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When people can see cheetahs at Kuno National Park? PM Modi drops a hint


As India welcomed jaguars brought from Namibia to Madhya Pradesh’s Kuno National Park on Saturday morning, people must have been curious to know when they could visit and see the spotted cat in person. Prime Minister Modi, while speaking after launching Project Cheetah using KNP, gave a hint about the right time.

The Prime Minister said that eight leopards came as a guest and don’t know anything about the area right now, so it will take a few months to see these animals in Kuno National Park.

“People will have to show patience and wait for several months to be able to see these Jaguars in Kuno National Park. These cheetahs arrived as guests, unaware of the area. In order for them to be able to make Kuno National Park their home, we will have to give these Cheetahs a few months,” said Prime Minister Modi.

He said that India is doing its best to tackle these jaguars, according to international guidelines.

Welcoming cheetahs after seven decades, he congratulated the Indians and the Namibian government for facilitating the introduction of cheetahs in the country.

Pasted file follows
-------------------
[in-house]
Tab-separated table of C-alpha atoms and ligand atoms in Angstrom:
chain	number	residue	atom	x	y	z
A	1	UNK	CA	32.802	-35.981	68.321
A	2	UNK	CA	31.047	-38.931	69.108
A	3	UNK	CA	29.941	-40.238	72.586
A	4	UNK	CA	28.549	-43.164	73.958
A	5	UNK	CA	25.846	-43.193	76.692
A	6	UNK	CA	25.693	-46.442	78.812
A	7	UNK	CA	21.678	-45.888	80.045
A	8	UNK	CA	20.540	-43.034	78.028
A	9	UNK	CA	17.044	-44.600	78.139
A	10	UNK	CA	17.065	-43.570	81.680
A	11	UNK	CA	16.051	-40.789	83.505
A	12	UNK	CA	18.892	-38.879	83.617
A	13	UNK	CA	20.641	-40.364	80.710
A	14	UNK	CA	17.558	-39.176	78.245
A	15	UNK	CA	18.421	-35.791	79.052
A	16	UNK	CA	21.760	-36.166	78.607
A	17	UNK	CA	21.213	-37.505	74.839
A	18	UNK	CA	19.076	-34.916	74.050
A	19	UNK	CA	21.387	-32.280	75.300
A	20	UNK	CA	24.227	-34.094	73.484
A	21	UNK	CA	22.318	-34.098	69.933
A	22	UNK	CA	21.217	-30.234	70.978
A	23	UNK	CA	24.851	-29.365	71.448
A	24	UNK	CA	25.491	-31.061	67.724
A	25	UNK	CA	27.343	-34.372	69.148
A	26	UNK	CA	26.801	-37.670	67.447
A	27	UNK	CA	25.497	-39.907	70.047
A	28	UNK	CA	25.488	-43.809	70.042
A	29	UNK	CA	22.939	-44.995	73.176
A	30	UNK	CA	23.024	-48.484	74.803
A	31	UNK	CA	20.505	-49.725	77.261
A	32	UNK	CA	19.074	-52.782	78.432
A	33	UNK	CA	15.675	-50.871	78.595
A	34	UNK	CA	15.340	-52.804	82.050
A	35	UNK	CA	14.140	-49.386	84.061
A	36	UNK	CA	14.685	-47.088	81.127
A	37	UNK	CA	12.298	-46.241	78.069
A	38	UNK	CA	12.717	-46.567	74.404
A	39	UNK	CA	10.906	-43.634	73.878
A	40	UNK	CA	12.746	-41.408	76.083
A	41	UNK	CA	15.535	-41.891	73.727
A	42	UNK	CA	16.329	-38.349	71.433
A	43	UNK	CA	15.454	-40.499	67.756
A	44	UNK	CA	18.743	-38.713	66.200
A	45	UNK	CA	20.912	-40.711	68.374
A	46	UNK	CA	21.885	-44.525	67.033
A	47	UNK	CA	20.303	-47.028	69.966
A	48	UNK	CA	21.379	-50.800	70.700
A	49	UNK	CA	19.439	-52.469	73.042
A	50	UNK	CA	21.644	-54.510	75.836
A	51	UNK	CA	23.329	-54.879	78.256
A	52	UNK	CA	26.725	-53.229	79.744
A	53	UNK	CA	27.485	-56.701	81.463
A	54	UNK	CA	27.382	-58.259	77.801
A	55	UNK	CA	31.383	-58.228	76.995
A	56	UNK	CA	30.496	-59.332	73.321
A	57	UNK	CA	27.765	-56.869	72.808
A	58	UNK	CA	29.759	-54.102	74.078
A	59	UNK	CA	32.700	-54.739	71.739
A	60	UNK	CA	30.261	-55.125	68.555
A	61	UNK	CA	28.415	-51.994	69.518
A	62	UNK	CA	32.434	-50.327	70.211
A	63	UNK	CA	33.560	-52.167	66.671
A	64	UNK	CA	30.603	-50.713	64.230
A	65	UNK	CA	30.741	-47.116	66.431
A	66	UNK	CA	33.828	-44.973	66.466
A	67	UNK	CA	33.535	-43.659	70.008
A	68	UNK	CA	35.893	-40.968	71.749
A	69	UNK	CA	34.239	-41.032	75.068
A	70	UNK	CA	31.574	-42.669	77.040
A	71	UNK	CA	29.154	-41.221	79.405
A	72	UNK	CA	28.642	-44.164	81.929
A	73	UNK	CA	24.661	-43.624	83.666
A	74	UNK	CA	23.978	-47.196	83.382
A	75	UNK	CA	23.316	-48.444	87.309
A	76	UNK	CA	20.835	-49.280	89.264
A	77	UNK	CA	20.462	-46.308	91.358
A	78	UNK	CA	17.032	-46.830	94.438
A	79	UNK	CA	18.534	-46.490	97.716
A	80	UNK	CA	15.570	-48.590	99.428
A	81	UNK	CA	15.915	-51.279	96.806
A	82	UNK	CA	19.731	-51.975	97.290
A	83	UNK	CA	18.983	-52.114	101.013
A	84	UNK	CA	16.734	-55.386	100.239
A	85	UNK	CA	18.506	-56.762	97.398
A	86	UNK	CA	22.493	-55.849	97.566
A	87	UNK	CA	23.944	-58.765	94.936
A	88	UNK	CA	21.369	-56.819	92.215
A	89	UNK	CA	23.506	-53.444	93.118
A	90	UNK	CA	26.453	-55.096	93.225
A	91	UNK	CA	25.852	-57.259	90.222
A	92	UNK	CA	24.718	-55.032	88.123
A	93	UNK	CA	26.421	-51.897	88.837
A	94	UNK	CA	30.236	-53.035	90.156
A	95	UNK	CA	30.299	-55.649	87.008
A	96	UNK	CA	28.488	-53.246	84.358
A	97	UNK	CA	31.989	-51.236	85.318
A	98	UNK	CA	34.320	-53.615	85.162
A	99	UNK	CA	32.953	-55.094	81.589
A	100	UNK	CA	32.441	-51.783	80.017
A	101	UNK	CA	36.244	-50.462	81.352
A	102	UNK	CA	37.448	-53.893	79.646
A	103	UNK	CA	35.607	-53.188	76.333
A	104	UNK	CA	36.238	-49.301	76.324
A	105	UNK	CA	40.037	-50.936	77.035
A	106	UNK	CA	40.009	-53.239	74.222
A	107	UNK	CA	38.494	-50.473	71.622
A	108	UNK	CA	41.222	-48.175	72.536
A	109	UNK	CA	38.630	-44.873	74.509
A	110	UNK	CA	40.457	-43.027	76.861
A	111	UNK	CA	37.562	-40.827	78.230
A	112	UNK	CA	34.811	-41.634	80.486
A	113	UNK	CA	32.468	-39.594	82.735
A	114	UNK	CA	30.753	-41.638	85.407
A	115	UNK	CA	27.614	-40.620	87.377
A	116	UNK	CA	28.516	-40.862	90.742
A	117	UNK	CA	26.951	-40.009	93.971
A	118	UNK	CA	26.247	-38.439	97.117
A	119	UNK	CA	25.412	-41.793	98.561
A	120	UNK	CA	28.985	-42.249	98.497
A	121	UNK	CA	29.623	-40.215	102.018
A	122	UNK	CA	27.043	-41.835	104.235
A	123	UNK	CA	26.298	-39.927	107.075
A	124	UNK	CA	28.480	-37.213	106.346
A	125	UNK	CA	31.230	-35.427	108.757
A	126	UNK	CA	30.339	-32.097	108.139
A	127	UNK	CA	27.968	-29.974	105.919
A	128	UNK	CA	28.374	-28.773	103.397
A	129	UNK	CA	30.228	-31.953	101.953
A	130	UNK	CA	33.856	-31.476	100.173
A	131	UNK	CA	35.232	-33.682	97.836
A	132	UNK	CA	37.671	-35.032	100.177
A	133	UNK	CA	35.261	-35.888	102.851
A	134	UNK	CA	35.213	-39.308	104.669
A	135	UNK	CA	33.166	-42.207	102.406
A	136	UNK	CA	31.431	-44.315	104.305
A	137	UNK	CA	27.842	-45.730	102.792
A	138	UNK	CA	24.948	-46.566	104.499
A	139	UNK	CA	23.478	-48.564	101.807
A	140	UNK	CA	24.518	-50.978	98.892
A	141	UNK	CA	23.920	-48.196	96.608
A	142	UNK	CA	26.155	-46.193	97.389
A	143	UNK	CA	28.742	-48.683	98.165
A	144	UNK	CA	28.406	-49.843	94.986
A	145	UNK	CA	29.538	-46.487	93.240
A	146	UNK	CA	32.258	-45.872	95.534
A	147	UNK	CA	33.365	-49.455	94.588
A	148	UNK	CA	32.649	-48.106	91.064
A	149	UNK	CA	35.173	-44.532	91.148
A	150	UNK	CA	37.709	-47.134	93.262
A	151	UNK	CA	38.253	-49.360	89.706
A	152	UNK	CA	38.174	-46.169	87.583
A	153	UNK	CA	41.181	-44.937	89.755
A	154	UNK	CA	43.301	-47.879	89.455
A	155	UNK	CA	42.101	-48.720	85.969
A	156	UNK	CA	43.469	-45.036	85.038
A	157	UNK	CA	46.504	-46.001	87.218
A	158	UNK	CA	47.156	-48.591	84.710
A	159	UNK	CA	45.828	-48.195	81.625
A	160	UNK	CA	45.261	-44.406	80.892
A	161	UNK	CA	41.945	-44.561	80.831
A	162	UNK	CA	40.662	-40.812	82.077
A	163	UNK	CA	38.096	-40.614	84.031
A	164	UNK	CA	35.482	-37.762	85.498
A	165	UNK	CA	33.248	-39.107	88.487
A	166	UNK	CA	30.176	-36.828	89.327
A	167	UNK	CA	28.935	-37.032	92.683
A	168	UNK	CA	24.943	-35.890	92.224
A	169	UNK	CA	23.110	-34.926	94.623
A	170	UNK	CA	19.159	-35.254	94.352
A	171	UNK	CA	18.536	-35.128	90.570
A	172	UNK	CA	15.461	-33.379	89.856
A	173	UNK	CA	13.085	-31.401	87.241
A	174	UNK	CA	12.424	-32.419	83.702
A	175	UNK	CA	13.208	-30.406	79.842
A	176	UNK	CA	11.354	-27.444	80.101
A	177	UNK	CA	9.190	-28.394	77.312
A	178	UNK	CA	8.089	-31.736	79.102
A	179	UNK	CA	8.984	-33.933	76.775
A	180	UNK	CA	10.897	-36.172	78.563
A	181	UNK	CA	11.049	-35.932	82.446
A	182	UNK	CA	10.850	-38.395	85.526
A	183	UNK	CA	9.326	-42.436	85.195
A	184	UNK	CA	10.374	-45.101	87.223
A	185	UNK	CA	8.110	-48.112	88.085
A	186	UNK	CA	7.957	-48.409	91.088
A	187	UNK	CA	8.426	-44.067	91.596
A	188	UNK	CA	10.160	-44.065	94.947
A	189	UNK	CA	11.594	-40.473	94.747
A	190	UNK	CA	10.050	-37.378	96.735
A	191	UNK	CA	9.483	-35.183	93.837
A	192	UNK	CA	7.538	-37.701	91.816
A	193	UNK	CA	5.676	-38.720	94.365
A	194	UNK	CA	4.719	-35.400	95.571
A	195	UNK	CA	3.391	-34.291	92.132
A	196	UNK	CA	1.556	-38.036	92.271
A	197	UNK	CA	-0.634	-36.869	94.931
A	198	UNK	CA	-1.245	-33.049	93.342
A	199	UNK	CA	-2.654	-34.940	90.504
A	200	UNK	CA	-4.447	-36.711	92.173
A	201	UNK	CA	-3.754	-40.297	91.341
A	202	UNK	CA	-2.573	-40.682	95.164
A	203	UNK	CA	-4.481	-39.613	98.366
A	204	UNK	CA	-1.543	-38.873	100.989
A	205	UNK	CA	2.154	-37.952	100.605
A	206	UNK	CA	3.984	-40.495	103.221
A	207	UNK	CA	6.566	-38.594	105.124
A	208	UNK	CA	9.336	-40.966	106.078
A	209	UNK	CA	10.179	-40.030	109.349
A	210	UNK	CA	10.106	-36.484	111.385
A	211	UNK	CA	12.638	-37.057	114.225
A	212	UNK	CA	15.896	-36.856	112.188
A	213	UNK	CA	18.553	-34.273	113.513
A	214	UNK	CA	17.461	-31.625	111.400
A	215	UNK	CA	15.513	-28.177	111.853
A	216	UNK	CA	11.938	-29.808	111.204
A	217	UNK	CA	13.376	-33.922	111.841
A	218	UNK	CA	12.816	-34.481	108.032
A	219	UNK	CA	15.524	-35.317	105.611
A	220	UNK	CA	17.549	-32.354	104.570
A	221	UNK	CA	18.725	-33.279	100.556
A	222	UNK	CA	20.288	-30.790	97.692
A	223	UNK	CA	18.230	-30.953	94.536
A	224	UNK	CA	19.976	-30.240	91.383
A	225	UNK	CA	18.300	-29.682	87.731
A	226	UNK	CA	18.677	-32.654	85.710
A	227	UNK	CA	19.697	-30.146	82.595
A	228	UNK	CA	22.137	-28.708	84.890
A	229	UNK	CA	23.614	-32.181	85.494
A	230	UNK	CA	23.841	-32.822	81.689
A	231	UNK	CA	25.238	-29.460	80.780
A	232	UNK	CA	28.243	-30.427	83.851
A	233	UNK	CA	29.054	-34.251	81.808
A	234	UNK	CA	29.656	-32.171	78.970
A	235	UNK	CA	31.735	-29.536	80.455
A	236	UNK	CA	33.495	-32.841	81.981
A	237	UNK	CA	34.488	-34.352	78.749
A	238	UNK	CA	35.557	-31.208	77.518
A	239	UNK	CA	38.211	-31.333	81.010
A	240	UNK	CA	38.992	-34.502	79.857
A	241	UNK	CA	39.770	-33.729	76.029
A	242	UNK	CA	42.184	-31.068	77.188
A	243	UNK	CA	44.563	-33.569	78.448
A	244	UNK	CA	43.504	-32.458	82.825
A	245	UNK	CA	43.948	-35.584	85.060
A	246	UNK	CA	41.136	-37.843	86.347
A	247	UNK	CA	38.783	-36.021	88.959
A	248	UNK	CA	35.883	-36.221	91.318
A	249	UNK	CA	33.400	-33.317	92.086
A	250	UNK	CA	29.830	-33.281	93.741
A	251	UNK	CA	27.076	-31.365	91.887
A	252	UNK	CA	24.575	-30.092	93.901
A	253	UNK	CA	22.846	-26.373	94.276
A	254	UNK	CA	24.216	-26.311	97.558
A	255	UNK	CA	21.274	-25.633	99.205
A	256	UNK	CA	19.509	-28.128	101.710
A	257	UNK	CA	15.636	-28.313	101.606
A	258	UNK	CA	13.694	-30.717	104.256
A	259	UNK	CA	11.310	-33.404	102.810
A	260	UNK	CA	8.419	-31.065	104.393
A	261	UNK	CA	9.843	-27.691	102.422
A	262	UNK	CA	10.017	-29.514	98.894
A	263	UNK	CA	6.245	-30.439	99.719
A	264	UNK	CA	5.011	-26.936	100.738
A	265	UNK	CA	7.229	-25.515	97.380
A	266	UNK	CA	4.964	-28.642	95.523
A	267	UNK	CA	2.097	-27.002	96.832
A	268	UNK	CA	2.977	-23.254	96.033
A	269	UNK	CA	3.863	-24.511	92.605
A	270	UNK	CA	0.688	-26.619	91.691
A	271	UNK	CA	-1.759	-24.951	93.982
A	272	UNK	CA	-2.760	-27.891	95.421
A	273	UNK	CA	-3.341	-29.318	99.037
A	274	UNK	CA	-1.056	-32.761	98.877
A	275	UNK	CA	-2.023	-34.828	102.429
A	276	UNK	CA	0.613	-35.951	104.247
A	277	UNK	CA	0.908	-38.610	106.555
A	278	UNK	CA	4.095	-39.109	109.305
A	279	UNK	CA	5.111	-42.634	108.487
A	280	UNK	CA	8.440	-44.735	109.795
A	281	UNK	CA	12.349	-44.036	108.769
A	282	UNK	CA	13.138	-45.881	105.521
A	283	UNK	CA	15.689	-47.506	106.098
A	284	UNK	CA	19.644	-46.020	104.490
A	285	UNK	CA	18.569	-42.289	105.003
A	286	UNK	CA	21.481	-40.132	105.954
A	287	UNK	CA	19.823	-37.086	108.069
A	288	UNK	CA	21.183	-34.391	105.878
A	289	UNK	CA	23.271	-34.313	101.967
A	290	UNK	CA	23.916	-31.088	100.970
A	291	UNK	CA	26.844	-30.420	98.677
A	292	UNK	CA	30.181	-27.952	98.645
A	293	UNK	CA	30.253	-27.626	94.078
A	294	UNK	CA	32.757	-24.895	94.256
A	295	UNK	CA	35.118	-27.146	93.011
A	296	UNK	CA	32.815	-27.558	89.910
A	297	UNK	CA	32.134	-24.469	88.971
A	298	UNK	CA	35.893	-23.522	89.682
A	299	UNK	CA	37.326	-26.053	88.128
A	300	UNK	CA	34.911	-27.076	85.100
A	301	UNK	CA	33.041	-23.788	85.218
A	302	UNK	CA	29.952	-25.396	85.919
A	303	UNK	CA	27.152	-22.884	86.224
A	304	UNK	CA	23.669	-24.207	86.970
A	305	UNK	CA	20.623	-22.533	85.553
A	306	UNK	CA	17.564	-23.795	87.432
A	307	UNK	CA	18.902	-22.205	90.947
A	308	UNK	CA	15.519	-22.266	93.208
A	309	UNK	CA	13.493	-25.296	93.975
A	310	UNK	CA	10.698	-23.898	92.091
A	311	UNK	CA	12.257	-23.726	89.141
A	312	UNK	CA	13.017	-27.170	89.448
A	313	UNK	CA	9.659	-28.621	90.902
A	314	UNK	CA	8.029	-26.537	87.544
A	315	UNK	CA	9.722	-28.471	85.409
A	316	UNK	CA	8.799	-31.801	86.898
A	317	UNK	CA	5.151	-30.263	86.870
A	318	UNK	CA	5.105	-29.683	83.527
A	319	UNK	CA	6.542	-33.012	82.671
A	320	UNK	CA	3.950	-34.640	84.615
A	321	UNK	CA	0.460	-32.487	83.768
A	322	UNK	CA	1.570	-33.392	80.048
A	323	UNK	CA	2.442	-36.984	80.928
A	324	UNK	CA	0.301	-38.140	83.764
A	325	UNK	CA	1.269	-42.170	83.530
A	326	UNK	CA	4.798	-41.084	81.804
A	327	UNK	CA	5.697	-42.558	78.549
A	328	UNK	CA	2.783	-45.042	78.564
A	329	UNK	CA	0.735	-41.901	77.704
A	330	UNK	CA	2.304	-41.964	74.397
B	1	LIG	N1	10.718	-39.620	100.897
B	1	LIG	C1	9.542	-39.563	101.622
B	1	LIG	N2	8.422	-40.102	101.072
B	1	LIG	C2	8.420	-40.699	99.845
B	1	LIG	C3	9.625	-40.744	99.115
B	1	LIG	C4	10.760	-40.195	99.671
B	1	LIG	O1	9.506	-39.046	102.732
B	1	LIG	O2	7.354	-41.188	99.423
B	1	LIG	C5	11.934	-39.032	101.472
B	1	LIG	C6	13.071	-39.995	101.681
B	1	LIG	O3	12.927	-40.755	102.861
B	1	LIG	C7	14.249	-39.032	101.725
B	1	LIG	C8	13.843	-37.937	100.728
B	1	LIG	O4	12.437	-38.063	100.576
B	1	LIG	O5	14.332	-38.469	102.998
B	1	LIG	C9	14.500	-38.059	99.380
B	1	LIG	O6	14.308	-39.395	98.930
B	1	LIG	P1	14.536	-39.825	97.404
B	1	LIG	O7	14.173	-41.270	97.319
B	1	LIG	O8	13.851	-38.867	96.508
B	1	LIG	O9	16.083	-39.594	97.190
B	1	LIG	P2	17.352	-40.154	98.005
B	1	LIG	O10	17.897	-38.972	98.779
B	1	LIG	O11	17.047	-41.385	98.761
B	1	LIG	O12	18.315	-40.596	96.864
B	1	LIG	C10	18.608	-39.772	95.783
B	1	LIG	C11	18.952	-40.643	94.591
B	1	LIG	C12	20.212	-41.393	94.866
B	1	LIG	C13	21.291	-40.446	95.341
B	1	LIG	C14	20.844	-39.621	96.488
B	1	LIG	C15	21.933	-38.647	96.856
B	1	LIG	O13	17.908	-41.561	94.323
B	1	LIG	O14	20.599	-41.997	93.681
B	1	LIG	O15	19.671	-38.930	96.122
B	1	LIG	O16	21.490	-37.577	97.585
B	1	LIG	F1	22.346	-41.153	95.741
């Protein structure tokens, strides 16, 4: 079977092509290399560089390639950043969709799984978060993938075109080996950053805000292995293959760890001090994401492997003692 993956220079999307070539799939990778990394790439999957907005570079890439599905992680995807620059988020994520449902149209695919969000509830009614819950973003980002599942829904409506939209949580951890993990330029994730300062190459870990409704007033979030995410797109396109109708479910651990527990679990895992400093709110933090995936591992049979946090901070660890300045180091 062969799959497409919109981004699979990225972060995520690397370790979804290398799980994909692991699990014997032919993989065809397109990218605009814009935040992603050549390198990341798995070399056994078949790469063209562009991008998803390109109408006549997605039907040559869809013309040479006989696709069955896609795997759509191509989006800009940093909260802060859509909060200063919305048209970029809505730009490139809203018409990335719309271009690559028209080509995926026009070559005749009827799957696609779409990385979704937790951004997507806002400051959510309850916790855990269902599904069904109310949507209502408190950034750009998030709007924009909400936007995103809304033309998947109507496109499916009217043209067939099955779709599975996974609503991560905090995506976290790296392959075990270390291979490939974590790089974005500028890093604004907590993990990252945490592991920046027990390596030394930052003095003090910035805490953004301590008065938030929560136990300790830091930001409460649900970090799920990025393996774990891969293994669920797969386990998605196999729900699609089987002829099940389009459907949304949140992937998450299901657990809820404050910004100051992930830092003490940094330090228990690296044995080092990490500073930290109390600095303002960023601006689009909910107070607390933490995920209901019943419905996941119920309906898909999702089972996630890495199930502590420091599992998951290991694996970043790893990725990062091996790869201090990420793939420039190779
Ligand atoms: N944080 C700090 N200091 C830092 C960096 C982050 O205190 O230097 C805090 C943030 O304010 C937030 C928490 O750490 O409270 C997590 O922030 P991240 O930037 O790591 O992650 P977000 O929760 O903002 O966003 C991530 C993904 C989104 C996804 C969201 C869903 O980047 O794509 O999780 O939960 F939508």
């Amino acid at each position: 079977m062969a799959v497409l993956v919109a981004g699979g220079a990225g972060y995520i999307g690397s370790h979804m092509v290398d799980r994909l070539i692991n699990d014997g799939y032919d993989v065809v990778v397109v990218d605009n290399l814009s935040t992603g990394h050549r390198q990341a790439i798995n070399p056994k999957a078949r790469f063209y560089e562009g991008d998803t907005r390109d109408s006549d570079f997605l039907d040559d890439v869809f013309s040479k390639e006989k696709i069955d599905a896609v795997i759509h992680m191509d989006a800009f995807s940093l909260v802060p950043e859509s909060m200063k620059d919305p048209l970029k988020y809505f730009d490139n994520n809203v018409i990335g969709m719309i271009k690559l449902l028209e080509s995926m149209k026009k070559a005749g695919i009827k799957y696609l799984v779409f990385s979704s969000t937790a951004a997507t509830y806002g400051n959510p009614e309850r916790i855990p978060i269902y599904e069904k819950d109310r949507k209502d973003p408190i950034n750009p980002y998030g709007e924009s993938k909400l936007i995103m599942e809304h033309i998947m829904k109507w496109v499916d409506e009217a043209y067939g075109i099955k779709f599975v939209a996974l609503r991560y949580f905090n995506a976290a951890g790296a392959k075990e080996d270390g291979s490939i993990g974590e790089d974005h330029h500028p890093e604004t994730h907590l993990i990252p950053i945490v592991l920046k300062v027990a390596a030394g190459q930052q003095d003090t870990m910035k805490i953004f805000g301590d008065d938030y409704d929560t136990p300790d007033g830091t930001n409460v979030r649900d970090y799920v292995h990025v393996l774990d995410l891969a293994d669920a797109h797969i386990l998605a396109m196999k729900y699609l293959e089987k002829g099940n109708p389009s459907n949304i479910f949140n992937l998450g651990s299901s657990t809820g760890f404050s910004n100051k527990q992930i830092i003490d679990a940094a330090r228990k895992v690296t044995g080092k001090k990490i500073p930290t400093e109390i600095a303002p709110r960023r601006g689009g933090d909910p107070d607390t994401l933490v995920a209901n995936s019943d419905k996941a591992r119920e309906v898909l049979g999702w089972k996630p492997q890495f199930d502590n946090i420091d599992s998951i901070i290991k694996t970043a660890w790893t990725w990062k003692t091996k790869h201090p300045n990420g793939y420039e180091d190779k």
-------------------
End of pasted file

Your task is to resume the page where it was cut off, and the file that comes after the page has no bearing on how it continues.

He claims that the age-old link of biodiversity was broken and extinct in India decades ago, but today the country’s sense of nature has been fully awakened. enough.

“Unfortunately we Cheetahs are extinct from the country in 1952, but for decades no meaningful efforts were made to recover them. Today, as we celebrate Azadi ka Amrit Mahotsav, the country has begun to revive the leopard with a new source of energy,” said the Prime Minister.

Prime Minister Modi also said that birds, animals, nature and environment are the basis of India’s sensibility and spirituality. He added: “Today, the India of the 21st century is sending a message to the world that economics and ecology are not areas of conflict.

The cheetahs (5 females and 3 males) were brought from Africa’s Namibia as part of the ‘Project Cheetah’ and government efforts to revive and diversify wildlife species. wildlife and environment of the country.

Eight cheetahs were included in one cargo plane in Gwalior as part of the intercontinental cheetah translocation project. Later, Indian Air Force helicopters transported the cheetahs to Kuno National Park from Gwalior Air Force Station.

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